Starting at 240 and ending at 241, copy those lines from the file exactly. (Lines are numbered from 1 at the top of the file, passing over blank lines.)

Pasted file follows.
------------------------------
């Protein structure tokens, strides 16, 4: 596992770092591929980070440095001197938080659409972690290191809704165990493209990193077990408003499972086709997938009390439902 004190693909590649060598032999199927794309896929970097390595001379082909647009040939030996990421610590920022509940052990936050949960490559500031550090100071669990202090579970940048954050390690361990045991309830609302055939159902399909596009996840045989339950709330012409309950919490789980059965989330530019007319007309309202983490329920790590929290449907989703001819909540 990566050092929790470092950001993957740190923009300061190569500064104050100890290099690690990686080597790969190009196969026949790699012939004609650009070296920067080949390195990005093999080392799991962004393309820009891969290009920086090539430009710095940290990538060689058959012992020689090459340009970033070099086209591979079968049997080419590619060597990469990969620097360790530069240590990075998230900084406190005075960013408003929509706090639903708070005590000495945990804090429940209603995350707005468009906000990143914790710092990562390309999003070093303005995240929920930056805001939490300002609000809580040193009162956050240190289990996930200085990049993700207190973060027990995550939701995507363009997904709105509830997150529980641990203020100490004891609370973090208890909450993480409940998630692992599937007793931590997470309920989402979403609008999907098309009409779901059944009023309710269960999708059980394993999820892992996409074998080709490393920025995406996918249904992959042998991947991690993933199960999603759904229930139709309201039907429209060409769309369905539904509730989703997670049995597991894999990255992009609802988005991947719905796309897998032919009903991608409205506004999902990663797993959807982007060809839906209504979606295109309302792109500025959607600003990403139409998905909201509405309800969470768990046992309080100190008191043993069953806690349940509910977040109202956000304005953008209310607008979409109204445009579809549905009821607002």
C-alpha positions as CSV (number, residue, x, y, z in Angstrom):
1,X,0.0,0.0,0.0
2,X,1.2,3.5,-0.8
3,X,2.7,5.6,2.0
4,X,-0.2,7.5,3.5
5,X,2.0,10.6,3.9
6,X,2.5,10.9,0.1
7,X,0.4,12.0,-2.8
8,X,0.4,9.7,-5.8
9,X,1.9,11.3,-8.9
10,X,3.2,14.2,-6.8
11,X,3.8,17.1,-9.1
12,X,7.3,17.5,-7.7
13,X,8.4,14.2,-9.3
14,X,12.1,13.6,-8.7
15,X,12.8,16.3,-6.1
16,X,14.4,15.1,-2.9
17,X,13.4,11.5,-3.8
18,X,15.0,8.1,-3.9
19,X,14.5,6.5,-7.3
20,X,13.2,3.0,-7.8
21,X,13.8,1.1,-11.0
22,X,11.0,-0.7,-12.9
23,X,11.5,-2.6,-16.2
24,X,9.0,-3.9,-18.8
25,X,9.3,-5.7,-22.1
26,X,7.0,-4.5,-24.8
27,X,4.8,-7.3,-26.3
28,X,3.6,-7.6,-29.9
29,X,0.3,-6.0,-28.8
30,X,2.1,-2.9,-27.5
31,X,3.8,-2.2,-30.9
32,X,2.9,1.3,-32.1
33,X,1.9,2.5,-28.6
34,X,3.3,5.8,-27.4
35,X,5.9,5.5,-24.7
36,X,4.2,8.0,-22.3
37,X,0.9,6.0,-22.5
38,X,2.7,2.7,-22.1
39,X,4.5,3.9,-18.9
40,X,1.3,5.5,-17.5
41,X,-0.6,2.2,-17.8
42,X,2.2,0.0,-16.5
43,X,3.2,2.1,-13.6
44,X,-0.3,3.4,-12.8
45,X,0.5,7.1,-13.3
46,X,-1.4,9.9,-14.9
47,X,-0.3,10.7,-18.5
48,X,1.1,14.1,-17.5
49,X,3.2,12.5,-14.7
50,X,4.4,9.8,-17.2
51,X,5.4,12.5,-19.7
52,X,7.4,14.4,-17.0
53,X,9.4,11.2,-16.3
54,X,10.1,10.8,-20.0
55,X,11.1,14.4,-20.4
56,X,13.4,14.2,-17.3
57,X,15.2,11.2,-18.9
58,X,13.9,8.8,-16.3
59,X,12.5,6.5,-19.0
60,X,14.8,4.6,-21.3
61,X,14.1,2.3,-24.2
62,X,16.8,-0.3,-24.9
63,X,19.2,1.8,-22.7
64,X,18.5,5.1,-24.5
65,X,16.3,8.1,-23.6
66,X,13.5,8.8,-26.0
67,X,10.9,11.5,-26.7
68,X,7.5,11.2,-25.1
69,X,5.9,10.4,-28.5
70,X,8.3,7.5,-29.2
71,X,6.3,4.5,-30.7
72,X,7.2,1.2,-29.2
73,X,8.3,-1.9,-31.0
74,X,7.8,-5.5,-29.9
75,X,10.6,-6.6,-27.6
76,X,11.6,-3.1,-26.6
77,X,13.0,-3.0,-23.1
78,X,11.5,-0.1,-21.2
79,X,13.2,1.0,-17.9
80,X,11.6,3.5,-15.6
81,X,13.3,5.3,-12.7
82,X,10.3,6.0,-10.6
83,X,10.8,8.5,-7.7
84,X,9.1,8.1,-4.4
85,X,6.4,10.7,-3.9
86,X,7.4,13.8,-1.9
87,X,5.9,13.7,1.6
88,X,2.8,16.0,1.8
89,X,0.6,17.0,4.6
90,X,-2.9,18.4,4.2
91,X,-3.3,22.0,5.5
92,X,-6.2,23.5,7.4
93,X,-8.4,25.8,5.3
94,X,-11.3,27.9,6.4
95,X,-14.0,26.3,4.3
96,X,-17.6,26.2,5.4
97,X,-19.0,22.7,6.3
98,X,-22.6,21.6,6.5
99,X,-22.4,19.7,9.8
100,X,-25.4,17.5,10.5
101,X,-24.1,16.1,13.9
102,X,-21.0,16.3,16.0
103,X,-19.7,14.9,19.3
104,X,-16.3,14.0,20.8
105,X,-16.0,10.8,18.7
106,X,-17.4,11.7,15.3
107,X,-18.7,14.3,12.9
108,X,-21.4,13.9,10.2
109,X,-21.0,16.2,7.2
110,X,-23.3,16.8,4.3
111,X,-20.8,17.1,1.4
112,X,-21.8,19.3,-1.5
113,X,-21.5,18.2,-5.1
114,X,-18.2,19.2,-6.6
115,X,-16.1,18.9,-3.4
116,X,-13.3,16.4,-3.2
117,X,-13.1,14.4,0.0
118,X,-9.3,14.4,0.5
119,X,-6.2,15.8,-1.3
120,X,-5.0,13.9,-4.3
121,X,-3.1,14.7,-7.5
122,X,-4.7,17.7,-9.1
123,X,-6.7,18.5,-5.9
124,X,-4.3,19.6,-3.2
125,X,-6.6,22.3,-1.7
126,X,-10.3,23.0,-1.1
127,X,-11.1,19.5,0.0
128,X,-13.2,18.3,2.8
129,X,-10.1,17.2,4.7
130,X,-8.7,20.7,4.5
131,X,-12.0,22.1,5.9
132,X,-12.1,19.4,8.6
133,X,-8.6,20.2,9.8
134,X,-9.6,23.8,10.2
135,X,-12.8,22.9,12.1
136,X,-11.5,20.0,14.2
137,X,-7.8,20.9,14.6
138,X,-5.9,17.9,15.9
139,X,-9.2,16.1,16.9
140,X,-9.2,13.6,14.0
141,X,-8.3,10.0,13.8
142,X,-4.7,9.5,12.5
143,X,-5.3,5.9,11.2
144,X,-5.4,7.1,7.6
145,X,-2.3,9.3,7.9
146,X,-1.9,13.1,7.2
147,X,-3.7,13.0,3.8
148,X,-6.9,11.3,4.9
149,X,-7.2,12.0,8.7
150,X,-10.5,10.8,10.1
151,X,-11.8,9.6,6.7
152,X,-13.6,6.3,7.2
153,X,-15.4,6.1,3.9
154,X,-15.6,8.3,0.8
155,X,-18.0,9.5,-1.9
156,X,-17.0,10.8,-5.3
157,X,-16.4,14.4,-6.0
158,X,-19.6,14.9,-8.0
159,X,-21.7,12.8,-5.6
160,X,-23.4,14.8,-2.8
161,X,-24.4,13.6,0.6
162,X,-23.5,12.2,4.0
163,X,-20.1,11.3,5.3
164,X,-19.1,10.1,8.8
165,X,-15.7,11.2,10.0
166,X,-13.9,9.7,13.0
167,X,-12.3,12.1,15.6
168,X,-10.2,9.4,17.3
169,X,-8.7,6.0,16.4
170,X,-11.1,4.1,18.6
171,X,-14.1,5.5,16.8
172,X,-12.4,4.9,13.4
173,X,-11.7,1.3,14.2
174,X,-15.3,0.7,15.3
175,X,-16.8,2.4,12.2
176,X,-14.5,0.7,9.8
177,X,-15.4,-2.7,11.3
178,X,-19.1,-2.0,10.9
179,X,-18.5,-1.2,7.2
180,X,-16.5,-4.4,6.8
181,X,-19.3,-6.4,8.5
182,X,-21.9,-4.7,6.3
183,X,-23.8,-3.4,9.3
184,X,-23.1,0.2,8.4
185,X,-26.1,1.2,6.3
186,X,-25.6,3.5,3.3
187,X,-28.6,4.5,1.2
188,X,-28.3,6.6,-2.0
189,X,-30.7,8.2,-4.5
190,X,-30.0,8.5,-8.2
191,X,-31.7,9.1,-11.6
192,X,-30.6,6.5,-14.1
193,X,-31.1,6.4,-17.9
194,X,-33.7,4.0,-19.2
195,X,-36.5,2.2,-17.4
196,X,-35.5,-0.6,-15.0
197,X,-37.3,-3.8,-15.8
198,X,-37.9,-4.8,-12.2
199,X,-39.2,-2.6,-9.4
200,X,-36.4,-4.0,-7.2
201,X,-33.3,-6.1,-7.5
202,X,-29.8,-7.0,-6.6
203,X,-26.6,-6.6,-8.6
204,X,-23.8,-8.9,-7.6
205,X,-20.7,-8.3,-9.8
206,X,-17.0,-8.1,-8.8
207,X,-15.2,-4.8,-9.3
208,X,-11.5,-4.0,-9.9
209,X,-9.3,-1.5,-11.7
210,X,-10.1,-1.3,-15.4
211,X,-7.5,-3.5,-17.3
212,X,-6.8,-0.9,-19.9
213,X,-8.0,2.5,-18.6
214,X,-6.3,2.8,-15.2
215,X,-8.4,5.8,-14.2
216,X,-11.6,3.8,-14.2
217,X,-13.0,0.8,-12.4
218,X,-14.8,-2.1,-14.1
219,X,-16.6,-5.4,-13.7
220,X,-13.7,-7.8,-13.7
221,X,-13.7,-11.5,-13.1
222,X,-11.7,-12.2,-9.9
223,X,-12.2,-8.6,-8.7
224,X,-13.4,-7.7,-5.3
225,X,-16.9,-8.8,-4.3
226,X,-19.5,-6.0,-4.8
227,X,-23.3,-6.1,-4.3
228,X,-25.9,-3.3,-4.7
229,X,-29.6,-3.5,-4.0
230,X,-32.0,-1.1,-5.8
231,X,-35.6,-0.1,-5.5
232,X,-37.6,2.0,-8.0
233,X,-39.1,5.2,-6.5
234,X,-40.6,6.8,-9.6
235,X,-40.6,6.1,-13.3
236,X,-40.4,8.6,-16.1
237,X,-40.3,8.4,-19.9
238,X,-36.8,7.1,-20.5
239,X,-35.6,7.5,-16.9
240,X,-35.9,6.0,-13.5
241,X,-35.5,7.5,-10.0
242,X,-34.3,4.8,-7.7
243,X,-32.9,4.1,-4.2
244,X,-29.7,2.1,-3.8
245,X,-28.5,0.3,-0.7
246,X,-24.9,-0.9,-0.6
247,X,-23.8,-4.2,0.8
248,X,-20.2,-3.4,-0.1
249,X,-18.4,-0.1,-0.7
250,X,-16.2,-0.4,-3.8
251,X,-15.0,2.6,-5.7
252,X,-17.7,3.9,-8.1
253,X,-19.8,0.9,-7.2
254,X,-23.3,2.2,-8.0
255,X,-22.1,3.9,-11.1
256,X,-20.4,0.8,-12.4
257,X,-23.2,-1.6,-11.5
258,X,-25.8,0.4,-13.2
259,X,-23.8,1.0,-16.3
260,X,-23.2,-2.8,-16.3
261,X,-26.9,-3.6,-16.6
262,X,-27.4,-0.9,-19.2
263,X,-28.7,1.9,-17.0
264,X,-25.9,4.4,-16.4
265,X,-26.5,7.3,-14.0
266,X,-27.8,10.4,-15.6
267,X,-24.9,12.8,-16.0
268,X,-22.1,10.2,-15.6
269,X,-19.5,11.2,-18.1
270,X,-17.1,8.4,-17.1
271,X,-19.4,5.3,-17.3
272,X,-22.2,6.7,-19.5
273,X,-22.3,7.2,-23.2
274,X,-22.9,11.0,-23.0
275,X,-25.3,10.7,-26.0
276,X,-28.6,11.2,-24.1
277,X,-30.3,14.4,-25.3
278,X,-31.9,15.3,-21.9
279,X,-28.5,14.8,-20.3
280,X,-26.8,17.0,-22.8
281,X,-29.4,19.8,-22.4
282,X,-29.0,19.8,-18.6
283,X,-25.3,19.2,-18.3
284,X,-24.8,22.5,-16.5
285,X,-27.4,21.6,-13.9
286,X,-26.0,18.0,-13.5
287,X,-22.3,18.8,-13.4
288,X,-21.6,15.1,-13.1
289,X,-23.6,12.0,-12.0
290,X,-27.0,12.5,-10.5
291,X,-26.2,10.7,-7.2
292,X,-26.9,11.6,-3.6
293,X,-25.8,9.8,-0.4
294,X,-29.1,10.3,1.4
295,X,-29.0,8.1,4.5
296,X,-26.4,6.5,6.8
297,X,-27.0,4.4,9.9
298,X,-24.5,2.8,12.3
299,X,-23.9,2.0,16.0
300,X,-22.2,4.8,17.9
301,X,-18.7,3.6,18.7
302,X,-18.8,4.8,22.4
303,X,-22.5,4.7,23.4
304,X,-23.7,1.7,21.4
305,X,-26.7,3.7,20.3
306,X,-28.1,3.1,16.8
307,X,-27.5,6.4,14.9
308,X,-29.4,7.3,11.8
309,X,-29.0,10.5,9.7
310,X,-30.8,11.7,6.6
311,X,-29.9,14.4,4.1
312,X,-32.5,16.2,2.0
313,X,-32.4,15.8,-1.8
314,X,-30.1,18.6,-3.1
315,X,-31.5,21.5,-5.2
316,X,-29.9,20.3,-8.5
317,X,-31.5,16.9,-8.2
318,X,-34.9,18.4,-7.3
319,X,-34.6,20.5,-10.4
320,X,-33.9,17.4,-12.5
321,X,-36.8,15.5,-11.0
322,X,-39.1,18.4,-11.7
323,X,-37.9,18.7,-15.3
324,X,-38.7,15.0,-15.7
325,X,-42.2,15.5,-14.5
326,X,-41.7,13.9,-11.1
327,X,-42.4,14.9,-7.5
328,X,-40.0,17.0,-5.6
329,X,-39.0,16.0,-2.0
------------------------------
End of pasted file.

238,X,-36.8,7.1,-20.5
239,X,-35.6,7.5,-16.9